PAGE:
IDEAS home Printed from https://ideas.repec.org/
MyIDEAS: Log in (now much improved!) to save this paper

GINI Country Report: Growing Inequalities and their Impacts in the United States

  • Lane Kenworthy

    ()

    (Department of Sociology, University Arizona)

  • Timothy Smeeding

    (Affairs and Economics, University Wisconsin-Madison)

In brief, we find that inequality is high and rising in the United States, but the great majority of the increase was captured by the top end of the distribution since the mid-1990s—the top 1 percent in any given year and the top 5 to 10 percent overall—over the past 40 years. Overall inequality increased at a slow pace in recent years owing to the better economic status of the elderly, but inequality among families and children has continued to rise in the United States. The general focus in chapter 2 is on longer-term trends in inequality and poverty going back to 1967 or 1979. Data on trends in income and consumption inequality, poverty, and wealth inequality, show considerable increases over this period but a relatively constant level of poverty using European relative poverty definitions. When we assess the proximate causes or driving factors of U.S. inequality and find that labor markets (rising inequality in wages and earnings) and income from capital drive the inequality distribution in the United States, with redistribution playing only a minor and more or less constant role. There is a huge body of research on the causes of rising inequality and the consensus view is that technological change has increased the demand for skilled workers faster than the supply of skilled workers in the United States. Goldin and Katz (2008) show that the growth of U.S. schooling slowed for people entering the labor market in the late 1970s. As the supply of skills slowed down and the demand for skills continued to rise (due to technological change and wider international markets), the premium for having an education led to a rapid rise in wages at the top of the distribution.

If you experience problems downloading a file, check if you have the proper application to view it first. In case of further problems read the IDEAS help page. Note that these files are not on the IDEAS site. Please be patient as the files may be large.

File URL: http://www.uva-aias.net/uploaded_files/publications/US.pdf
Download Restriction: no

Paper provided by AIAS, Amsterdam Institute for Advanced Labour Studies in its series GINI Country Reports with number united_states.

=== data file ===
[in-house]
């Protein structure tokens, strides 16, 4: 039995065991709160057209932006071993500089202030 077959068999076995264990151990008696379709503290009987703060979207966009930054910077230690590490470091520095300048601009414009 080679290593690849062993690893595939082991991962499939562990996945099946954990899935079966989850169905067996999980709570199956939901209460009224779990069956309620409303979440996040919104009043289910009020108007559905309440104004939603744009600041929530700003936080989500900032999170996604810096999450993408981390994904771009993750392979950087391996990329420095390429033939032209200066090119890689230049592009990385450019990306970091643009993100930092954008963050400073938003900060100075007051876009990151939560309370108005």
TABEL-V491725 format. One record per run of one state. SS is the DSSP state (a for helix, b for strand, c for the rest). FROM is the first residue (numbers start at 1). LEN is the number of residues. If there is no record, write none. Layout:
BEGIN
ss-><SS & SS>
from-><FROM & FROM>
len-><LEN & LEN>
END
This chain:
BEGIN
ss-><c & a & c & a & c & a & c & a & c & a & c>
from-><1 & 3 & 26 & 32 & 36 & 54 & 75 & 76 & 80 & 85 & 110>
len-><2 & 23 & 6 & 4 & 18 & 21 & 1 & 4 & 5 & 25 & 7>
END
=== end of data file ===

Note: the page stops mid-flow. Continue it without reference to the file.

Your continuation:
as
in new window

Length:
Date of creation: Jan 2013
Date of revision:
Handle: RePEc:aia:ginicr:united_states
Contact details of provider: Postal:
Nieuwe Prinsengracht 130, 1018 VZ Amsterdam

Phone: +31-20-5254199
Fax: +31-20-5254301
Web page: http://www.uva-aias.net
Email:


More information through EDIRC

References listed on IDEAS
Please report citation or reference errors to , or , if you are the registered author of the cited work, log in to your RePEc Author Service profile, click on "citations" and make appropriate adjustments.:

as in new window
  1. Carmen M. Reinhart & Kenneth S. Rogoff, 2009. "This Time Is Different: Eight Centuries of Financial Folly," Economics Books, Princeton University Press, edition 1, number 8973, 01-2013.
  2. Yonatan Ben-Shalom & Robert A. Moffitt & John Karl Scholz, 2011. "An Assessment of the Effectiveness of Anti-Poverty Programs in the United States," Mathematica Policy Research Reports cfc848ed6ab647bcb38ab47bb, Mathematica Policy Research.
  3. Michael C. Burda & Jennifer Hunt, 2011. "What Explains the German Labor Market Miracle in the Great Recession," Brookings Papers on Economic Activity, Economic Studies Program, The Brookings Institution, vol. 42(1 (Spring), pages 273-335.
  4. Richard B. Freeman, 1996. "Why Do So Many Young American Men Commit Crimes and What Might We Do about It?," Journal of Economic Perspectives, American Economic Association, vol. 10(1), pages 25-42, Winter.
  5. Anthony B. Atkinson & Thomas Piketty & Emmanuel Saez, 2009. "Top Incomes in the Long Run of History," NBER Working Papers 15408, National Bureau of Economic Research, Inc.